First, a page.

Learn to cook : you know you want to, but where do you start?
|Many people don’t get the chance to learn how to cook when they’re young, and find that they end up living on a diet of takeaway/convenience food. As well as containing hidden dangers (would you like some obesity with your high fructose corn syrup?), convenience food is quite expensive. Cooking meals from scratch works out a lot cheaper, healthier and tastier but I know from talking to avowed “non-cooks” that it’s extremely daunting to abandon the takeaways and take a leap into the culinary unknown.|
|I have always enjoyed cooking my own food and I was lucky to have learned the basics from my mother, who was herself an extremely good cook. It’s just as well she taught me, because the only two things I can remember learning to make in my school home economics classes were (a) Victoria sponge and (b) cheese straws. This was fine as far as it went, but it would have left me woefully unprepared for the task of cooking a decent meal every day.|
|So if you don’t get taught when you’re young, to whom do you turn if you want to learn to cook later on in life? One answer is the celebrity chef. Never on British TV have there been so many chefs with so much enthusiasm for food and cooking: Jamie Oliver, Nigella Lawson, the Hairy Bikers, Hugh Fearnley-Whittingstall and Delia Smith to name but a few. Delia even made a brave attempt to reach out to cooking-phobics in her series How To Cook, which aired on British television a few years back. She even started right at the very beginning, with how to boil an egg.|
|Delia’s TV programme was (inevitably) followed by the book of the same name. I’m not knocking recipe books – they’re a vital tool for anyone who’s interested in cooking, but IMO they’re not the whole story. In any case, many people find recipes off-putting… something to do with the rigid list of ingredients, followed by what can seem like an equally rigid set of instructions. You take all the ingredients out of the cupboard, you put them together in the exact sequence described in the recipe, and find yourself getting stressed and forgetful, and have to refer to the instructions every few seconds, so that the book becomes covered in greasy thumbprints – or, as happened to one friend of mine, you turn two pages over at once and find that your dish morphs into some monstrous hybrid.||
Amazon.co.uk: How To Cook Part One by Delia Smith
|In writing this article, I’ve dispensed with recipes as you know them, and tried to come up with an alternative approach – a global overview if you like – of how to get started on the road to being confident in the kitchen.|
|Don’t learn recipes, learn techniques|
|More specifically, learn some useful techniques. By “useful” I mean techniques that you will actually employ on an almost daily basis, rather than every couple of months or so. So I’m not going to talk about how to make the perfect birthday cake. And there’s not much point in learning how to make pastry, for example – you can buy ready-made pastry which once cooked, is indistinguishable from the home-made variety. Here are what I consider to be the most useful techniques:|
1. Making your own tomato sauce – it will form the basis of pasta dishes, chilli con carne, pastichio (a Greek dish) and even some curries. You’ll never reach for the Dolmio again.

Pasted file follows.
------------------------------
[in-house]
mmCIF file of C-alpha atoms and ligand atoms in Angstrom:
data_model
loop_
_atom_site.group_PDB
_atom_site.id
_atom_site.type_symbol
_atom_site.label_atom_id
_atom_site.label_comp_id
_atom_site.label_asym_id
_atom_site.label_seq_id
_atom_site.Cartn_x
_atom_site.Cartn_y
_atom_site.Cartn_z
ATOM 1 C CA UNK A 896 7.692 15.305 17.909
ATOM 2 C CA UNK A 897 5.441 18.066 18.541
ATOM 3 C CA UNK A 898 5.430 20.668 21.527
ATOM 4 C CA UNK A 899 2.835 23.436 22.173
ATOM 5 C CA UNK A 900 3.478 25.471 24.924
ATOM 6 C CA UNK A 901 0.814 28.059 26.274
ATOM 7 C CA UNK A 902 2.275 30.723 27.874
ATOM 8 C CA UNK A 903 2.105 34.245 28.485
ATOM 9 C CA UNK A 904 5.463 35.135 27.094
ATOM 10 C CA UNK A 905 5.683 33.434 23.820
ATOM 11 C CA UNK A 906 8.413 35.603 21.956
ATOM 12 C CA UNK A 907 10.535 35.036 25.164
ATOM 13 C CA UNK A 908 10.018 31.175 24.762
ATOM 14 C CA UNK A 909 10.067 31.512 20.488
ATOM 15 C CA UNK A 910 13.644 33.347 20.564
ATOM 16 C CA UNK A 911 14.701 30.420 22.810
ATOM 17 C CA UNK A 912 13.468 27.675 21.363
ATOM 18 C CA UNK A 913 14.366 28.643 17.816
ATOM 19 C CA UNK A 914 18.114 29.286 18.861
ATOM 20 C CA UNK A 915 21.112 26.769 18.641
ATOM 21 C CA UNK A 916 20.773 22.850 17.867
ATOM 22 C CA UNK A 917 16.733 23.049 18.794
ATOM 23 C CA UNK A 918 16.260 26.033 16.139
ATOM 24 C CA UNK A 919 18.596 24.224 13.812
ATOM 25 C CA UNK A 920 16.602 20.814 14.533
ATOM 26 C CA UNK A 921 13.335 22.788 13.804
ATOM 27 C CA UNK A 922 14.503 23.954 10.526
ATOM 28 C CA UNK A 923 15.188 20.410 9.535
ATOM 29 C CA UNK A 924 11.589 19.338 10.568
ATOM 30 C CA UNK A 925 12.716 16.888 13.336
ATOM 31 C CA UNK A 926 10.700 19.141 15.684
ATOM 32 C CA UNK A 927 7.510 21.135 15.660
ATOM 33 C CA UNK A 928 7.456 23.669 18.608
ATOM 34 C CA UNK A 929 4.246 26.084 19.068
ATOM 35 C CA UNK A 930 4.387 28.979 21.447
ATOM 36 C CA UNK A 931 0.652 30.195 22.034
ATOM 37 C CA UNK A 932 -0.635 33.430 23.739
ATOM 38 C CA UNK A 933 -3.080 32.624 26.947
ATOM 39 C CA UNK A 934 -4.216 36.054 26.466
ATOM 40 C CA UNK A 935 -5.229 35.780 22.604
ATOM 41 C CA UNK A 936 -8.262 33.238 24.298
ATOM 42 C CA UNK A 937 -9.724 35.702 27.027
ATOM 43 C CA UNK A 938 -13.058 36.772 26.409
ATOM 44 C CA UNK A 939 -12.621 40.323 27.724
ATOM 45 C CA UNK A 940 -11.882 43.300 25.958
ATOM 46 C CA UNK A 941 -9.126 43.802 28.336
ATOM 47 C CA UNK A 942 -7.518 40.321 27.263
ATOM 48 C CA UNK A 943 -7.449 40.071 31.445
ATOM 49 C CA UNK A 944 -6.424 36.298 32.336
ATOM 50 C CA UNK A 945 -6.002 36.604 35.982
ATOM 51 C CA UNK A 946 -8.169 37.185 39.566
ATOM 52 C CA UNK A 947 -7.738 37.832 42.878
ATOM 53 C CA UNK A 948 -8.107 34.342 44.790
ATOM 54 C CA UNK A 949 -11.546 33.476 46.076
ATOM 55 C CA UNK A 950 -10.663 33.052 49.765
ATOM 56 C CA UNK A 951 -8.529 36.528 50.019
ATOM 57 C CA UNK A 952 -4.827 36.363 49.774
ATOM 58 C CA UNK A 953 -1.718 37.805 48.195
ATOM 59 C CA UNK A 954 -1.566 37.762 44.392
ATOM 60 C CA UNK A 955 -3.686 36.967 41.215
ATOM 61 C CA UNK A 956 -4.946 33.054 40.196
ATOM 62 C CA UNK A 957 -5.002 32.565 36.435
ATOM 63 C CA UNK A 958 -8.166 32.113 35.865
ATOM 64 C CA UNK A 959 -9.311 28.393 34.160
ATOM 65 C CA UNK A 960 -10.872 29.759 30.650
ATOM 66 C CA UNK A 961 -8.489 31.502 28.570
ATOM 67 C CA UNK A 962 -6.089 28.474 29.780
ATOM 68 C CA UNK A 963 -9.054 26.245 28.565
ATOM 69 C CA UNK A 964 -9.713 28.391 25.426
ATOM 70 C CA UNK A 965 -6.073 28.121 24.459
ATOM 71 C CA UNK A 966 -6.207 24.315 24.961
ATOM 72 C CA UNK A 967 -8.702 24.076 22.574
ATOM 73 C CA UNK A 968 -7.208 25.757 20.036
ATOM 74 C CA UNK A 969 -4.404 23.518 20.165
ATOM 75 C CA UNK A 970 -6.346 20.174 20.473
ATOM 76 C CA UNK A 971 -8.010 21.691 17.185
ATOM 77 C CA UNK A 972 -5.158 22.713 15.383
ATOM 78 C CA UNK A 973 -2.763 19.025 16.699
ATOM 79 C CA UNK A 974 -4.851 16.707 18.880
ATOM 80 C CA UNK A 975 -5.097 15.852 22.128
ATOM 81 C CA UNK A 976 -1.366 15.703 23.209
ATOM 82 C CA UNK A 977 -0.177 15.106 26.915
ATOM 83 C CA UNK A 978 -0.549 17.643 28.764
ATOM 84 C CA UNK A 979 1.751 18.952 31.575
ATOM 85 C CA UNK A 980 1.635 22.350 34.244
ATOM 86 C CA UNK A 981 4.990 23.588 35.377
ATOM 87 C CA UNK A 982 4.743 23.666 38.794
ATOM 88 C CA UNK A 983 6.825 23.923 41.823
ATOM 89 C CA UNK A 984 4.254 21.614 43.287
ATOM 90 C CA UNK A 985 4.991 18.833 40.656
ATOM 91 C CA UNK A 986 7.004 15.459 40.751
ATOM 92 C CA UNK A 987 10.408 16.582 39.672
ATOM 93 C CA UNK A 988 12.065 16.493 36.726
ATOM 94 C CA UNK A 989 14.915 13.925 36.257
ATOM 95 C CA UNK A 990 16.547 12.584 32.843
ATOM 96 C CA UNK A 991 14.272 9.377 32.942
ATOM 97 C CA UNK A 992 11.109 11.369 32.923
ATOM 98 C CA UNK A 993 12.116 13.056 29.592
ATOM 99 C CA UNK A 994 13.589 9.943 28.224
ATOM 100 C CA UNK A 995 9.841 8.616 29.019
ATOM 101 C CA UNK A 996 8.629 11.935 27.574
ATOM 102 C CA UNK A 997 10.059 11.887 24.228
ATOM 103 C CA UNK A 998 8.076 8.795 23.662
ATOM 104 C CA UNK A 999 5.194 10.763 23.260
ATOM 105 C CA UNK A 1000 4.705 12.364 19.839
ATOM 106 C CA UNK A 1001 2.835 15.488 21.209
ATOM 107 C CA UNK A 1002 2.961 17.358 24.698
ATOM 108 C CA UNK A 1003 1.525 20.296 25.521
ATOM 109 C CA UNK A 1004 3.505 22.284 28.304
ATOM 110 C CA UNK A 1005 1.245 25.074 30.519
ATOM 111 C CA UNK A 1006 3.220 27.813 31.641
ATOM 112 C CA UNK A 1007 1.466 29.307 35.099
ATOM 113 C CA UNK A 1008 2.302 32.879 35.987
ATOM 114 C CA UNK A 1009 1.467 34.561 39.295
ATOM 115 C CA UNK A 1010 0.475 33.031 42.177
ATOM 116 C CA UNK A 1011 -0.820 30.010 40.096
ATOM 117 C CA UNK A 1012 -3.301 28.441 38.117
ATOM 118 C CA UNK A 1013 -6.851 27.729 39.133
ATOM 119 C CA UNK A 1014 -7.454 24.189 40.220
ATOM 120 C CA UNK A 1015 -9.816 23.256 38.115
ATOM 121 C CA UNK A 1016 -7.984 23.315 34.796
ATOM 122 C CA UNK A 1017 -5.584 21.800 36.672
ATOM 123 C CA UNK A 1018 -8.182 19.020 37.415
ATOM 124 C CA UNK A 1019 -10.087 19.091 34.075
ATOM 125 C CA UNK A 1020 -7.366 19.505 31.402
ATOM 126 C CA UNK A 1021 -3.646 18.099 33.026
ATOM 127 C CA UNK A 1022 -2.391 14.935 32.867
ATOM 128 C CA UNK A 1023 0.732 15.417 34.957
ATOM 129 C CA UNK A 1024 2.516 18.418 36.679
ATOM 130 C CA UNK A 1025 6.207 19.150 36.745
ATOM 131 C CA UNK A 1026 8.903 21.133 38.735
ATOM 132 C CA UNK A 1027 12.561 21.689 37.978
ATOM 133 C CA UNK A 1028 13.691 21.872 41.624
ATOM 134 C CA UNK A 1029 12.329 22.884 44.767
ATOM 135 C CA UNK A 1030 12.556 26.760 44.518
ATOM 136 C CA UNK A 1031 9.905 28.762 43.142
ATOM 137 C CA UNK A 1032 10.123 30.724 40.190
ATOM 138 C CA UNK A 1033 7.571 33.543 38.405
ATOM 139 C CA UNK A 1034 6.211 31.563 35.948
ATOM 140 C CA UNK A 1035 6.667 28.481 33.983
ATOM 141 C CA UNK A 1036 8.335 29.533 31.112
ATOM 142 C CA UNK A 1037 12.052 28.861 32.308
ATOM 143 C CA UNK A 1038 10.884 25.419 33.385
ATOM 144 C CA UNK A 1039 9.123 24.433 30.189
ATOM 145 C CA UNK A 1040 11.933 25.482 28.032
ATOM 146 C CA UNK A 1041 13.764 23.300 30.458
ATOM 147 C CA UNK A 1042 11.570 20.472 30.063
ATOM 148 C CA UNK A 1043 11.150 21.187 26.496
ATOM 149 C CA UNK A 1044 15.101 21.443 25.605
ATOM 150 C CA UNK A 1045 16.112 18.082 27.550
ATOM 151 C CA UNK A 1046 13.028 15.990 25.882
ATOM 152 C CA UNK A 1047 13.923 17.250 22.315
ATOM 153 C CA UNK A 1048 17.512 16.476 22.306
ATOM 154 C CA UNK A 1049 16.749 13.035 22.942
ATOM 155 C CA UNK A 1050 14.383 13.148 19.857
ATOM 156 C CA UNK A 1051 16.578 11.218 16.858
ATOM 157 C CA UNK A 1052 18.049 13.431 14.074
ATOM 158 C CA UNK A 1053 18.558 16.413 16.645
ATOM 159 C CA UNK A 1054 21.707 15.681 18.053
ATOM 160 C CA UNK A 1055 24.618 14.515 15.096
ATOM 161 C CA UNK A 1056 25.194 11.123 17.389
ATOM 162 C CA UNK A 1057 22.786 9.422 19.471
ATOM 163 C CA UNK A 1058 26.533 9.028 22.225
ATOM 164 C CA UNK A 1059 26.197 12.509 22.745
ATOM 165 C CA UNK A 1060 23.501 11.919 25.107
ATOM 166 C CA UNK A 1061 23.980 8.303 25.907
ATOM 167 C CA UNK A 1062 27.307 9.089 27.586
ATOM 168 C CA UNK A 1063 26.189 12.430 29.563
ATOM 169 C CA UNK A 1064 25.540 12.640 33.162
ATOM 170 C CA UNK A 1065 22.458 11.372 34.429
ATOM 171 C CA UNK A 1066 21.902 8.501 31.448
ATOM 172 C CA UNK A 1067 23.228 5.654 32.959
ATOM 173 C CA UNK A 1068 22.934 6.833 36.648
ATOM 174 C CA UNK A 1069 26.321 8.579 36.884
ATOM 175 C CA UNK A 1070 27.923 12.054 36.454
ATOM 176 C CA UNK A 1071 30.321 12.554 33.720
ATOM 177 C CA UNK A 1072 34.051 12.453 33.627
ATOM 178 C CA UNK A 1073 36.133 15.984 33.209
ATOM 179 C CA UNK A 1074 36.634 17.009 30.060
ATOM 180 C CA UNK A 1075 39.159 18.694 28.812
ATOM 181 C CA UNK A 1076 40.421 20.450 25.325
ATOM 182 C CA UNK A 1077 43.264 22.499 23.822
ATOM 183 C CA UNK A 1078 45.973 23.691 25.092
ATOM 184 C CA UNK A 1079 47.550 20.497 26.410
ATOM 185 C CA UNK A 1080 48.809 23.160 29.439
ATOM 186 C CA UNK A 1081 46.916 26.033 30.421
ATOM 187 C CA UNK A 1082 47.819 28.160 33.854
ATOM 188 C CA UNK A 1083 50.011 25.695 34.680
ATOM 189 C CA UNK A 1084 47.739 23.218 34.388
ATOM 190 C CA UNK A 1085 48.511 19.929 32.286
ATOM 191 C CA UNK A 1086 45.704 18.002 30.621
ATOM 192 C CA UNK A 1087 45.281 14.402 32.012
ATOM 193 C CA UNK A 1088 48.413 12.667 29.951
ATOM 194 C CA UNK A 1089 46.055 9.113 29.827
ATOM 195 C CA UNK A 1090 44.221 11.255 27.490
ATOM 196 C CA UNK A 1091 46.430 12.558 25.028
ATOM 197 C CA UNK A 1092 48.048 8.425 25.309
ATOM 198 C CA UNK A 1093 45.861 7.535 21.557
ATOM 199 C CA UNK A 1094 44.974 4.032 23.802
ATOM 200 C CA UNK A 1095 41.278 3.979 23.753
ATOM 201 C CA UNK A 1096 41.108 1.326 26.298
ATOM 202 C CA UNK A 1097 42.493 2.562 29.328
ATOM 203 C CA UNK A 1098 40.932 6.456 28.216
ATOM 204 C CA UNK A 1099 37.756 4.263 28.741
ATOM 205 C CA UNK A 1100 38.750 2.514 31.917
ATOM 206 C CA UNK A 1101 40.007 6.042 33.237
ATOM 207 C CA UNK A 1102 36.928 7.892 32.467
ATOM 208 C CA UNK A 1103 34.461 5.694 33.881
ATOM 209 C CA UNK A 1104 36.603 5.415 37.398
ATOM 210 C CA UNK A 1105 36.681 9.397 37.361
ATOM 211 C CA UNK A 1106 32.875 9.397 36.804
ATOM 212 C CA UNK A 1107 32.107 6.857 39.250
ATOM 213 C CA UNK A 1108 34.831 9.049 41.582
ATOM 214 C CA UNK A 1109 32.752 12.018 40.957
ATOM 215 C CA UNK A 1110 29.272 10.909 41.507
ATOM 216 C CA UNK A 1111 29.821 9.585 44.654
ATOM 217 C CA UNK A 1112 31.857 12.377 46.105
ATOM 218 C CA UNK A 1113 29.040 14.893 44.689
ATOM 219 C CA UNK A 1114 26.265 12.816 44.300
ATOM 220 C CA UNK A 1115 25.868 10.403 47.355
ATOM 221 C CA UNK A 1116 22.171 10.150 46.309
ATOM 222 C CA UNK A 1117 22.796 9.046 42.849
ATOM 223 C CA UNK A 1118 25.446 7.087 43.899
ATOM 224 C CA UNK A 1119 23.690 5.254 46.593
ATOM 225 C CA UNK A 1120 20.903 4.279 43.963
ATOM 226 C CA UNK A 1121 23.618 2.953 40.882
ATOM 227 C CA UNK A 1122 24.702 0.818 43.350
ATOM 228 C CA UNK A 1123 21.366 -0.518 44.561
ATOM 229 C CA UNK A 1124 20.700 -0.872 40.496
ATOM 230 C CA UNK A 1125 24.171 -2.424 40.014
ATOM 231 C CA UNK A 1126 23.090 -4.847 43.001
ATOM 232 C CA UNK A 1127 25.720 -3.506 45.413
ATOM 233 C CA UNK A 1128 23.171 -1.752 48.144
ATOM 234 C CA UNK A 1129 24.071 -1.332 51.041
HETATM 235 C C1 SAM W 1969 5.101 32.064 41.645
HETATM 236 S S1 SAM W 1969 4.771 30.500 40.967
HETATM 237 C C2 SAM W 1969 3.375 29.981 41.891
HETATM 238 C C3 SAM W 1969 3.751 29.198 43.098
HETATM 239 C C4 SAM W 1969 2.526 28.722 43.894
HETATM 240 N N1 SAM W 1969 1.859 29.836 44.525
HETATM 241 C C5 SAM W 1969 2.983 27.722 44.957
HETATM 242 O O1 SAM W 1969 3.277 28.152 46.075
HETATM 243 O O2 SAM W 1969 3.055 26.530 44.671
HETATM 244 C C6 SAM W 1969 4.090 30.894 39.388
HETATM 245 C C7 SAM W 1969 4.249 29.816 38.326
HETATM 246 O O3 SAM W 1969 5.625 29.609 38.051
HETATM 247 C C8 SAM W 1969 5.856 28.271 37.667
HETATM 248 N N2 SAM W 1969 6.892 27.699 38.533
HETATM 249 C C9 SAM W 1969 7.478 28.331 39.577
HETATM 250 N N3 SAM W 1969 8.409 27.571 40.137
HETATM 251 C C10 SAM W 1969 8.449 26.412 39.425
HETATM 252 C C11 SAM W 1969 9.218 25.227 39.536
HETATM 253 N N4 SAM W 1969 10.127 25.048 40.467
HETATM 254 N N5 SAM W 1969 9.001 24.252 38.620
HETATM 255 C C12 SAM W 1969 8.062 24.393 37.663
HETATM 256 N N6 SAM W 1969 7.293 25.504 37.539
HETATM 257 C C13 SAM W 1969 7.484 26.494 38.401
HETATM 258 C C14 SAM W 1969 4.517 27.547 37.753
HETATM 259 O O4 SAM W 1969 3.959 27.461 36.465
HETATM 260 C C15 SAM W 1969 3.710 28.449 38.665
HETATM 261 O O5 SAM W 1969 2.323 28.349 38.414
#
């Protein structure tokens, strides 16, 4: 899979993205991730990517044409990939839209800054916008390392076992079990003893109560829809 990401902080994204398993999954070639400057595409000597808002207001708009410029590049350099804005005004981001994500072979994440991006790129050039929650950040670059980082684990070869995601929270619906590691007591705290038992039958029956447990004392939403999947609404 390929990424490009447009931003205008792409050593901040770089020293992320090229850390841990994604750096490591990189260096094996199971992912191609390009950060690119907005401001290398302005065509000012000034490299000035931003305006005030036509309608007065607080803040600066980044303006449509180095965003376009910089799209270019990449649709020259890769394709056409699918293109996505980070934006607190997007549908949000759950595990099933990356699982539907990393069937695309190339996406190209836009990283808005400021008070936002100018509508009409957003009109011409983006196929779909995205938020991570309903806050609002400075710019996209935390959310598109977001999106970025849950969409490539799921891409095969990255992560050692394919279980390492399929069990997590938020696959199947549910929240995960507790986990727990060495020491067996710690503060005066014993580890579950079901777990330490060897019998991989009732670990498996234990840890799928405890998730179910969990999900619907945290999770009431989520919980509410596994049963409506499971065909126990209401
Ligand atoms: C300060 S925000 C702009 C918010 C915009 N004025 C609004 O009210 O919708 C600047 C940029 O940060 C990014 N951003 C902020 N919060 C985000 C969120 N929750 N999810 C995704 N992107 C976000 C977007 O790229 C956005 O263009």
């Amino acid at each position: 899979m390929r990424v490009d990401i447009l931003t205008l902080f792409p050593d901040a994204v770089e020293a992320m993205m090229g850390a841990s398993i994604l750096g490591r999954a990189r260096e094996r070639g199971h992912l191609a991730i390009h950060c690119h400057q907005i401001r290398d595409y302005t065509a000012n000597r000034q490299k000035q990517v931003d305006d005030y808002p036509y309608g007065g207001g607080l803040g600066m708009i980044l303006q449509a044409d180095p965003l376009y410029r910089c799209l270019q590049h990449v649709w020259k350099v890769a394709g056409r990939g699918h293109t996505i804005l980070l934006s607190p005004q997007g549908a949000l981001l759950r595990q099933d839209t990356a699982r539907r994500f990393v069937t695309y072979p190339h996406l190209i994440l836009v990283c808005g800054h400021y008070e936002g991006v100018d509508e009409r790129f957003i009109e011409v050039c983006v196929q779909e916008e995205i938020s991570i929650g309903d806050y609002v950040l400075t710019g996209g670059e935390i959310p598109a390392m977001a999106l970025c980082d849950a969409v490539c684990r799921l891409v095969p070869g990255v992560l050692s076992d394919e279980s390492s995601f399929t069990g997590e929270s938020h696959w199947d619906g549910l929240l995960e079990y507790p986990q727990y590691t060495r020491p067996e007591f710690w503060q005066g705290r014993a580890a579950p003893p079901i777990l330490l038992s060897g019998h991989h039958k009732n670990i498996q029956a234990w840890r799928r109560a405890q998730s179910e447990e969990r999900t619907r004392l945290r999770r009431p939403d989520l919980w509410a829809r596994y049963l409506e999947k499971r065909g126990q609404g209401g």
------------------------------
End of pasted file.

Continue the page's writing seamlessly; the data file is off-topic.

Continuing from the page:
2. Cooking a roast dinner. If it’s roast chicken, turkey, partridge or pheasant, you can boil the bones up to make stock once you’ve picked them clean of meat. The stock can be frozen and will be invaluable for making items (3), (4), (5) and (8) in this list.
3. Making stews.
4. Making soups.
5. Making stir fries with leftover meat and fresh veg.
6. Making white sauce from a roux. Add some grated cheese and you’re well on the way to macaroni or cauliflower cheese, or – if you combine it with (1) above – lasagna.
7. Making proper gravy – without the intervention of Bisto or other ready-made gravy mixes – from the juices of the meat you roast in (2).
8. Making risotto.
|To finish, I’ve compiled a list of some of the items in my kitchen cupboard. For me at any rate, these are staple, can’t-do-without foodstuffs:|
1. Dried pasta – spaghetti and some kind of pasta shape like penne or macaroni. Tagliatelle and papardelle are good too
Rice. Up to you whether you go for white or brown. Personally I prefer white, easy-cook rice. Brown rice is better for you, but IMO is rather hard work to eat!
2. Tomato puree and tinned tomatoes
3. Tinned kidney beans
4. Baked beans (for those “I can’t be bothered/haven’t got time to cook” moments)
7. Cheddar cheese (in the fridge)
8. Parmesan cheese (an optional extra, but great for pasta dishes. Parmigiano Reggiano is the best)
9. Soy sauce
12. Salt and pepper
13. Cornflour for thickening gravy
14. Home made stock (in the freezer). Stock cubes are a reasonable substitute though
15. Plain white flour or strong white bread flour for making roux-based sauce
16. Cooking oil. Can be olive oil or another vegetable oil – entirely up to you
17. Butter. By which I mean the stuff that comes from a cow, not some trans fat- and dye-laden substitute with a stupid name like I Can’t Believe People Would Fork Out For Something That Tastes This Cr*p.
|So there you have it. Hope this article will help you start to enjoy your time in the kitchen – watch this space for the recipes for items (1) – (8) above!|
|© Empress Felicity October 2009|